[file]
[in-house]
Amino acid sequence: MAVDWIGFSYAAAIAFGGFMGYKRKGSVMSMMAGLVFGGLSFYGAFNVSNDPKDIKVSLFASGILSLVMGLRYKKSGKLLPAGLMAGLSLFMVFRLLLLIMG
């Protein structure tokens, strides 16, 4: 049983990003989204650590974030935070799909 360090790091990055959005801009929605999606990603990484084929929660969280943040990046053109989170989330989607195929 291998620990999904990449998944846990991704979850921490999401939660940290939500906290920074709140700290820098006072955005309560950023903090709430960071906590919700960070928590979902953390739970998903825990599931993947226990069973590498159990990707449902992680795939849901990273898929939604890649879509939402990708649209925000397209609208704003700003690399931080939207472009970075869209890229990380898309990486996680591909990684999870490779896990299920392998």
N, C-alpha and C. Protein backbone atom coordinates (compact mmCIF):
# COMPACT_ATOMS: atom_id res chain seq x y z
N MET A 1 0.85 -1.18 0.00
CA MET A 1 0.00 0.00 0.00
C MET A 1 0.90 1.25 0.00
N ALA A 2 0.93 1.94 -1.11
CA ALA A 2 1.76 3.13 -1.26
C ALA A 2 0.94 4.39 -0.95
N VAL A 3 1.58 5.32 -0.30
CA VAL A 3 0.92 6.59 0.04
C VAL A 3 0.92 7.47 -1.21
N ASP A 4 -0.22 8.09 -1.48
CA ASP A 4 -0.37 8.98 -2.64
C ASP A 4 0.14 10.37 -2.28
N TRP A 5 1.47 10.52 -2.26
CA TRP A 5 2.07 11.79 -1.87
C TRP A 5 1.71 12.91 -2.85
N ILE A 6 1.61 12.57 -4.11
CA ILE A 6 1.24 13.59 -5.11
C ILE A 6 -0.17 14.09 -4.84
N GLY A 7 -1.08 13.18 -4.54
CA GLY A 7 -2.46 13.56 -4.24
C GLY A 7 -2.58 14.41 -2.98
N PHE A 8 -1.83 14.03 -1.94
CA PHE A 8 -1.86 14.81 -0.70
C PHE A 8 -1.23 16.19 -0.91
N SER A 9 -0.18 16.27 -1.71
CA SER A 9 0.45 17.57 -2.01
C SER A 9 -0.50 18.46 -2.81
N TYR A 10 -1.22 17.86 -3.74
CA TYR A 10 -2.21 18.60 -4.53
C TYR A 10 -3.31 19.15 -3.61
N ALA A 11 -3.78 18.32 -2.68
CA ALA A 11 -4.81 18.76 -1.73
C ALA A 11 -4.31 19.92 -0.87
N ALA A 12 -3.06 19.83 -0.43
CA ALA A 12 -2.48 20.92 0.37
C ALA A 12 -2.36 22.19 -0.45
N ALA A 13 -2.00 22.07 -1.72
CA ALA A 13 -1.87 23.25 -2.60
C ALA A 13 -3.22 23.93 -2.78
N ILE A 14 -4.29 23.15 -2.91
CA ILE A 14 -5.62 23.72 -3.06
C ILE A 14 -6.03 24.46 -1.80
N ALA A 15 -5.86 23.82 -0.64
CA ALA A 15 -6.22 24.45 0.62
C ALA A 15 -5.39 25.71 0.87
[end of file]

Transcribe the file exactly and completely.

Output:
[in-house]
Amino acid sequence: MAVDWIGFSYAAAIAFGGFMGYKRKGSVMSMMAGLVFGGLSFYGAFNVSNDPKDIKVSLFASGILSLVMGLRYKKSGKLLPAGLMAGLSLFMVFRLLLLIMG
């Protein structure tokens, strides 16, 4: 049983990003989204650590974030935070799909 360090790091990055959005801009929605999606990603990484084929929660969280943040990046053109989170989330989607195929 291998620990999904990449998944846990991704979850921490999401939660940290939500906290920074709140700290820098006072955005309560950023903090709430960071906590919700960070928590979902953390739970998903825990599931993947226990069973590498159990990707449902992680795939849901990273898929939604890649879509939402990708649209925000397209609208704003700003690399931080939207472009970075869209890229990380898309990486996680591909990684999870490779896990299920392998």
N, C-alpha and C. Protein backbone atom coordinates (compact mmCIF):
# COMPACT_ATOMS: atom_id res chain seq x y z
N MET A 1 0.85 -1.18 0.00
CA MET A 1 0.00 0.00 0.00
C MET A 1 0.90 1.25 0.00
N ALA A 2 0.93 1.94 -1.11
CA ALA A 2 1.76 3.13 -1.26
C ALA A 2 0.94 4.39 -0.95
N VAL A 3 1.58 5.32 -0.30
CA VAL A 3 0.92 6.59 0.04
C VAL A 3 0.92 7.47 -1.21
N ASP A 4 -0.22 8.09 -1.48
CA ASP A 4 -0.37 8.98 -2.64
C ASP A 4 0.14 10.37 -2.28
N TRP A 5 1.47 10.52 -2.26
CA TRP A 5 2.07 11.79 -1.87
C TRP A 5 1.71 12.91 -2.85
N ILE A 6 1.61 12.57 -4.11
CA ILE A 6 1.24 13.59 -5.11
C ILE A 6 -0.17 14.09 -4.84
N GLY A 7 -1.08 13.18 -4.54
CA GLY A 7 -2.46 13.56 -4.24
C GLY A 7 -2.58 14.41 -2.98
N PHE A 8 -1.83 14.03 -1.94
CA PHE A 8 -1.86 14.81 -0.70
C PHE A 8 -1.23 16.19 -0.91
N SER A 9 -0.18 16.27 -1.71
CA SER A 9 0.45 17.57 -2.01
C SER A 9 -0.50 18.46 -2.81
N TYR A 10 -1.22 17.86 -3.74
CA TYR A 10 -2.21 18.60 -4.53
C TYR A 10 -3.31 19.15 -3.61
N ALA A 11 -3.78 18.32 -2.68
CA ALA A 11 -4.81 18.76 -1.73
C ALA A 11 -4.31 19.92 -0.87
N ALA A 12 -3.06 19.83 -0.43
CA ALA A 12 -2.48 20.92 0.37
C ALA A 12 -2.36 22.19 -0.45
N ALA A 13 -2.00 22.07 -1.72
CA ALA A 13 -1.87 23.25 -2.60
C ALA A 13 -3.22 23.93 -2.78
N ILE A 14 -4.29 23.15 -2.91
CA ILE A 14 -5.62 23.72 -3.06
C ILE A 14 -6.03 24.46 -1.80
N ALA A 15 -5.86 23.82 -0.64
CA ALA A 15 -6.22 24.45 0.62
C ALA A 15 -5.39 25.71 0.87